Building-wide safety committees (John Moloney's column)

The outsourced workers’ strike at the Department for Business, Energy, and Industrial Strategy (BEIS) on 19-21 July was totally solid. I had the honour of addressing their picket line, and there was good support from elsewhere in the union and the wider movement too. It was especially good to see young activists from the UK Student Climate Network’s London chapter support the picket line, emphasising climate change as a class issue. BEIS is a key department in terms of climate strategy, so it’s especially important the links are made. The perspective now is to build towards further action in...

BEIS: ready for a long fight (John Moloney's column)

Outsourced workers at the Department for Business, Energy, and Industrial Strategy (BEIS) strike from 19-21 July. We’re prepared for a long dispute there if necessary. Neither ISS, the outsourced contractor, nor BEIS itself has offered a settlement to avoid the strike, so our members will continue taking action. Cleaners and toilet attendants at the Royal Parks will strike on 30 July. On the day of the strike, there’ll be a mass meeting where members will discuss any offer from the employer, if one’s been made, and discuss further action. Reps are proposing an ongoing programme of strikes...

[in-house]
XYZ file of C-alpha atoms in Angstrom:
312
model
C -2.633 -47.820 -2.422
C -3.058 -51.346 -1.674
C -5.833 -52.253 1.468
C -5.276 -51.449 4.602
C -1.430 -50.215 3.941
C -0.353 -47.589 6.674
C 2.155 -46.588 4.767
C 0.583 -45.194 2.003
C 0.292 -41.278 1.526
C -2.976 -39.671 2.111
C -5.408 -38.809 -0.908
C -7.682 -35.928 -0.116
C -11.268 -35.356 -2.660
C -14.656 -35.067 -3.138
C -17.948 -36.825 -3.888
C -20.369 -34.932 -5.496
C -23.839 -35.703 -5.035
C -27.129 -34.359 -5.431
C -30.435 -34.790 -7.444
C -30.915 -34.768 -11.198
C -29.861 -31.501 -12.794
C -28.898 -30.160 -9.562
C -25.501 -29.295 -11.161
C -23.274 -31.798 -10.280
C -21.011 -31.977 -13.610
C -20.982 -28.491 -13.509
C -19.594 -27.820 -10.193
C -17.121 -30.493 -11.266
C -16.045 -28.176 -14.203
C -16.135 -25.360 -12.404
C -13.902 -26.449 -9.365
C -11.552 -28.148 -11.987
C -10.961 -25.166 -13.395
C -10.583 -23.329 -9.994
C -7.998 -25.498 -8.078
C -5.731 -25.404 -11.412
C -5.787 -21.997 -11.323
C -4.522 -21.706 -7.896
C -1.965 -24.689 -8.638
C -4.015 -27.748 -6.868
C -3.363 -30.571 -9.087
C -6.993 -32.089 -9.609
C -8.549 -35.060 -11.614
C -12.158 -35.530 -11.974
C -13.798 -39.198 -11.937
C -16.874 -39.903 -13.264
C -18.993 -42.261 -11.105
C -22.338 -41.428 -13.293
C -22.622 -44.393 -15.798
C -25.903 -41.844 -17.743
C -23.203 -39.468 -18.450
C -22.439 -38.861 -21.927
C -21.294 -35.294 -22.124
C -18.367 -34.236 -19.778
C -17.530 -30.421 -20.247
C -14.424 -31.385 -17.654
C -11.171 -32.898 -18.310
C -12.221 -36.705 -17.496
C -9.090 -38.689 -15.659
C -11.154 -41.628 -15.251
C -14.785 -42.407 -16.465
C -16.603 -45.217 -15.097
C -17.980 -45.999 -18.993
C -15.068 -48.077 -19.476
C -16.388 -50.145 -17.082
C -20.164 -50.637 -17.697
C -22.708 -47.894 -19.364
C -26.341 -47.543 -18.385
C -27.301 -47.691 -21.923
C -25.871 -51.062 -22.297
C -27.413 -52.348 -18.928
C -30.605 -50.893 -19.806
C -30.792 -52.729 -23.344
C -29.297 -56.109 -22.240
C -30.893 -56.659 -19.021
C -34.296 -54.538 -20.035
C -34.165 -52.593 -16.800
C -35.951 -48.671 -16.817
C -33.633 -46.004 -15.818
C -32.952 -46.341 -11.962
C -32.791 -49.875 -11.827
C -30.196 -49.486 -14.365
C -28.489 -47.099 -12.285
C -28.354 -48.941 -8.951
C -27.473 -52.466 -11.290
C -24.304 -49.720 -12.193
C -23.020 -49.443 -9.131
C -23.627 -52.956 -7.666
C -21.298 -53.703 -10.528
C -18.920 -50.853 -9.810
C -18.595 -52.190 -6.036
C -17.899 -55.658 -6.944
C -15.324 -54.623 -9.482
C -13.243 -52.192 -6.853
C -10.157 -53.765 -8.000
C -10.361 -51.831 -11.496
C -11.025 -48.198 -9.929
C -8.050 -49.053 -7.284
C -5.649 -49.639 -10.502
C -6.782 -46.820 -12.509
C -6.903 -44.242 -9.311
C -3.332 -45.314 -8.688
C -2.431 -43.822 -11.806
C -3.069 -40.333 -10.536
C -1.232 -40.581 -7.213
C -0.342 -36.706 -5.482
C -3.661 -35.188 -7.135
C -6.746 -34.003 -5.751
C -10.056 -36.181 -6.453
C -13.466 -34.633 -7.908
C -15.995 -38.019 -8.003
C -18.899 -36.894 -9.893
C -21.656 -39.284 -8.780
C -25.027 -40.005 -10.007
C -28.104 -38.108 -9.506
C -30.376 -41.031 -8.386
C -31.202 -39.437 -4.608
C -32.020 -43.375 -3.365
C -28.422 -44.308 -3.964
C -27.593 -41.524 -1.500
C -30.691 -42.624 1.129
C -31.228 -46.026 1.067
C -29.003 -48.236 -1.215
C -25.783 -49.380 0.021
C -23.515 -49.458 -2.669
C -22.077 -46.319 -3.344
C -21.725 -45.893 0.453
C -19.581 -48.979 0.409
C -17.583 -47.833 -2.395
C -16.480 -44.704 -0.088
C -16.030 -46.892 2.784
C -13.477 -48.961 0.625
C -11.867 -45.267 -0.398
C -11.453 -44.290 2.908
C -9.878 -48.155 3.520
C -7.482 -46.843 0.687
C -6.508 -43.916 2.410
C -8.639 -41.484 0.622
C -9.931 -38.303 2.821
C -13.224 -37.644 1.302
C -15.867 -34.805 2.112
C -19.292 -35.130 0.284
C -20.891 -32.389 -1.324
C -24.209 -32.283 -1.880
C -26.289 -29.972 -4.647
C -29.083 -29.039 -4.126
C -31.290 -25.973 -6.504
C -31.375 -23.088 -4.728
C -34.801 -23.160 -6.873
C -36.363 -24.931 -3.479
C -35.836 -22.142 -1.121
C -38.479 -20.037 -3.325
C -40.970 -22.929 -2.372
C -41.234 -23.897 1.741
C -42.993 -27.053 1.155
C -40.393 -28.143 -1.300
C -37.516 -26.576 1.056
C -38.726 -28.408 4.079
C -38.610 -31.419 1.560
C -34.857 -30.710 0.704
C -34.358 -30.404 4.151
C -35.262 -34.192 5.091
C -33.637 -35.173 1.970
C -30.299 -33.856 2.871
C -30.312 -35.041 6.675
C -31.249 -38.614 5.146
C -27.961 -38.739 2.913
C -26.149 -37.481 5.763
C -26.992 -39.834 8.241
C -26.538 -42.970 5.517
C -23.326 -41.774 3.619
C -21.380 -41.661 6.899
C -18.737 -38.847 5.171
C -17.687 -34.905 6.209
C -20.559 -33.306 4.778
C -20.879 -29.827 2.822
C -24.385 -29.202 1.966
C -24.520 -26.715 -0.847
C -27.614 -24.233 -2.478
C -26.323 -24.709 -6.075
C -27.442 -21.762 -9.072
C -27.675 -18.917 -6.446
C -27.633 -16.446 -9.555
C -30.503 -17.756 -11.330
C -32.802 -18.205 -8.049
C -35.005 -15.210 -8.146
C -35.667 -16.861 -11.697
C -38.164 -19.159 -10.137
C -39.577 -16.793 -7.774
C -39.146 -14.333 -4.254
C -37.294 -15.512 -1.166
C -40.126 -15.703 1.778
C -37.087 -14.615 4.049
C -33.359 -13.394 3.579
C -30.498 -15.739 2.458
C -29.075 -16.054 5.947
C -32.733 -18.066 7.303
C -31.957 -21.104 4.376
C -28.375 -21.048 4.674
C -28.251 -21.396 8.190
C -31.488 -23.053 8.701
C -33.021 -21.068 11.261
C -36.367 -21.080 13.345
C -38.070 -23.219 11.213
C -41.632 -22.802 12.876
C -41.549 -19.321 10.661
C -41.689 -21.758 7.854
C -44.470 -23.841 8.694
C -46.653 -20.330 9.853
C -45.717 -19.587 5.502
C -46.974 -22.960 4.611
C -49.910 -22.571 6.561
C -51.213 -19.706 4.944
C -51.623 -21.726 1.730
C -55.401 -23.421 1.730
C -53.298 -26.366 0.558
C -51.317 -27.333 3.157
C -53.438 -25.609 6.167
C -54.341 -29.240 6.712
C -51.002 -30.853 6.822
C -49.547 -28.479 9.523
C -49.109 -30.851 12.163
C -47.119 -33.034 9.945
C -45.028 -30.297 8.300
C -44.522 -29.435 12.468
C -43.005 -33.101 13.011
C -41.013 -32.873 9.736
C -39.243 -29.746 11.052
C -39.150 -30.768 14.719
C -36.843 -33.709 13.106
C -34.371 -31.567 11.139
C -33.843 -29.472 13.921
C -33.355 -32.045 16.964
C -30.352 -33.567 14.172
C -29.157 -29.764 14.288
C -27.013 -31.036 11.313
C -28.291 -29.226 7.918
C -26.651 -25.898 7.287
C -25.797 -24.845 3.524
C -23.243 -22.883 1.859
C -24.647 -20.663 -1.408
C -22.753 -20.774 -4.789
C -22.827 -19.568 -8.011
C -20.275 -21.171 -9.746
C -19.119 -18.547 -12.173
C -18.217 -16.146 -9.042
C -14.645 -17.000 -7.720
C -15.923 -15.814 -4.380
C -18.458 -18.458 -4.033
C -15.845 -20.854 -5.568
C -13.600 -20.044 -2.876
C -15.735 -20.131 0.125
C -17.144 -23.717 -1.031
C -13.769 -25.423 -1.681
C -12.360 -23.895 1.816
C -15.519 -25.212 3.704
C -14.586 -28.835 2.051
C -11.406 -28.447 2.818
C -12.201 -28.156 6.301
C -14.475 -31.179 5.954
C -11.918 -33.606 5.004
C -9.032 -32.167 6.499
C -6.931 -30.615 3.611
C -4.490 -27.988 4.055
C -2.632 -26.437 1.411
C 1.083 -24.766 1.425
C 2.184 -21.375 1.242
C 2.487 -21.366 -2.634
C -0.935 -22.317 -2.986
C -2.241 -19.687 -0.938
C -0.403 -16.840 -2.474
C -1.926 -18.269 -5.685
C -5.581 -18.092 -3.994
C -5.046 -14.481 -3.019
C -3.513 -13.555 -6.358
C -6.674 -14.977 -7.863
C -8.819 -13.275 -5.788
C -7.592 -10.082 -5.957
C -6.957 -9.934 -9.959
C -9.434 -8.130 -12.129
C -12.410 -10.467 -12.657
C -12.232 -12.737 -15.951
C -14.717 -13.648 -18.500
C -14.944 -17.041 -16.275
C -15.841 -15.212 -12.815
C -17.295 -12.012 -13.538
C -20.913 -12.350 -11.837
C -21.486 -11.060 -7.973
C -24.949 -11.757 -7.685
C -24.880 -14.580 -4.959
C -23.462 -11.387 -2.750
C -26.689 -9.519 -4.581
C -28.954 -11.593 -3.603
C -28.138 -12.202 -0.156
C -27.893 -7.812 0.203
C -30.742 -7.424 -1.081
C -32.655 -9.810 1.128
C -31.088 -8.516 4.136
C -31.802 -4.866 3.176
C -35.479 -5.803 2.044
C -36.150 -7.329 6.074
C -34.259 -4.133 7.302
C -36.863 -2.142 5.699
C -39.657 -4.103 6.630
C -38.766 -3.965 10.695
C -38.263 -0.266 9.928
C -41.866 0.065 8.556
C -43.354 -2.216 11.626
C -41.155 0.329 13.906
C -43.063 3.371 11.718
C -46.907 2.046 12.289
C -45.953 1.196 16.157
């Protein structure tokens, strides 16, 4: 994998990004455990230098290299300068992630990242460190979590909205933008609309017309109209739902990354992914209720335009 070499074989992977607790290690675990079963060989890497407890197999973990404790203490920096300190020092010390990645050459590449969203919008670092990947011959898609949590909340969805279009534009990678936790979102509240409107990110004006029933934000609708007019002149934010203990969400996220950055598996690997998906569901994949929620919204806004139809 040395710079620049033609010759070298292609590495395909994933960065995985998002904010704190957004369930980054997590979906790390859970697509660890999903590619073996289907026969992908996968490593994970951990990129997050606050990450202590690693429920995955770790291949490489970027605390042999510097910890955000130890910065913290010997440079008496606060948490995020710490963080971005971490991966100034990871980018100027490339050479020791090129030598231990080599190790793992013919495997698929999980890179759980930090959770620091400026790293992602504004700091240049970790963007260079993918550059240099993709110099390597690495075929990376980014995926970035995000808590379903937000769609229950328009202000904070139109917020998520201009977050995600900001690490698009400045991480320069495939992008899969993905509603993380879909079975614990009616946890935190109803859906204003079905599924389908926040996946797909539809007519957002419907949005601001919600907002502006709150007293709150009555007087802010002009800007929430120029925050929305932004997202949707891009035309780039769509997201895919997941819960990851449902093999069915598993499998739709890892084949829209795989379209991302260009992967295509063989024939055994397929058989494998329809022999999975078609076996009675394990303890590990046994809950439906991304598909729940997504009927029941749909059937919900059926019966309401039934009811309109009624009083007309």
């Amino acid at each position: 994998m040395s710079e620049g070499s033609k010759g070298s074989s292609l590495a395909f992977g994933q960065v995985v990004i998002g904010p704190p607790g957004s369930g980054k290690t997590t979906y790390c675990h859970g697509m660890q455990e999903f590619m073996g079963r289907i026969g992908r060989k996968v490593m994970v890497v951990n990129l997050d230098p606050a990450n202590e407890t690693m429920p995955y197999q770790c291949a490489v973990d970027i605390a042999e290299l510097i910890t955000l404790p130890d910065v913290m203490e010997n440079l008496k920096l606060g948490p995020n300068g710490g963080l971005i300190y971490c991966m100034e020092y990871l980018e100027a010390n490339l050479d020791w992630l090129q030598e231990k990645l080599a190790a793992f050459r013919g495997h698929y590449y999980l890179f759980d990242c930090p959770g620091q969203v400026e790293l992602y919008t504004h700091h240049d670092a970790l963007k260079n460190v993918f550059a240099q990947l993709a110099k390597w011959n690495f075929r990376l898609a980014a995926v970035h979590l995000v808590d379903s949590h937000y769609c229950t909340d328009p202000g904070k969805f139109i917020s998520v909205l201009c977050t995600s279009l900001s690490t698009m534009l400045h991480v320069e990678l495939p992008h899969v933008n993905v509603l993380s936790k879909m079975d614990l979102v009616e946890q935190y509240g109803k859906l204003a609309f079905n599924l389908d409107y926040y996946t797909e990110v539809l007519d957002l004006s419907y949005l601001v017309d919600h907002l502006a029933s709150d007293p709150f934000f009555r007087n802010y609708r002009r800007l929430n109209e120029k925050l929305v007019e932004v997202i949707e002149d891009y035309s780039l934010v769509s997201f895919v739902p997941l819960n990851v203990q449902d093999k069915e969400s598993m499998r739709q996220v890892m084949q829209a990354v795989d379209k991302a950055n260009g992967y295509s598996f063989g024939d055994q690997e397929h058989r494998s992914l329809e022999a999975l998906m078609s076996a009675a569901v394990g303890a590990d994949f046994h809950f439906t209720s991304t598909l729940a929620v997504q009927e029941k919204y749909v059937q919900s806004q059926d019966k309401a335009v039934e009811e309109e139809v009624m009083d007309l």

BEIS strike from 19 July (John Moloney's column)

Our outsourced worker members at the government Department for Business, Energy and Industrial Strategy (BEIS) will strike for three days, from 19 July. These are workers who’ve had to come into work throughout the pandemic, despite the buildings they service being mostly empty. They’re fighting for increased pay, a bonus for having worked through lockdown, and annual leave entitlement owed from last year. On 14 July we’ll get the result of our ballot of cleaners and toilet attendants in Royal Parks, who’re resisting potential job cuts and who want party of terms with those who work direct for...

Link outsourced workers' disputes

The union has now made a formal complaint to the Cabinet Office about the treatment of our reps in the Driver and Vehicle Licensing Agency (DVLA) Swansea. It’s increasingly clear that the strikebreaking campaign is, if not originating with management, certainly endorsed by them. The anti-strike, back-to-work petition was even tweeted by the DVLA’s official Twitter account. I’m pushing for the union to coordinate three outsourced workers’ disputes which are developing concurrently. On 29 June, we’ll get the result from a ballot of outsourced workers in the Department for Business, Energy, and...

Strong left minority at PCS Conference

The National Conference of the civil service workers' union PCS took place virtually on Sunday-Monday 13-14 June. Branches were allowed to submit motions and requests to speak in advance of the conference, with votes taken during the conference based on the strength of branch memberships. There was no ability to submit emergency motions or for branches to appeal to conferences to challenge standing orders. PCS Independent Left comrades on the NEC made proposals for this to happen, but this was voted down by the leadership majority. The conference was split into four sections: Covid-19 and...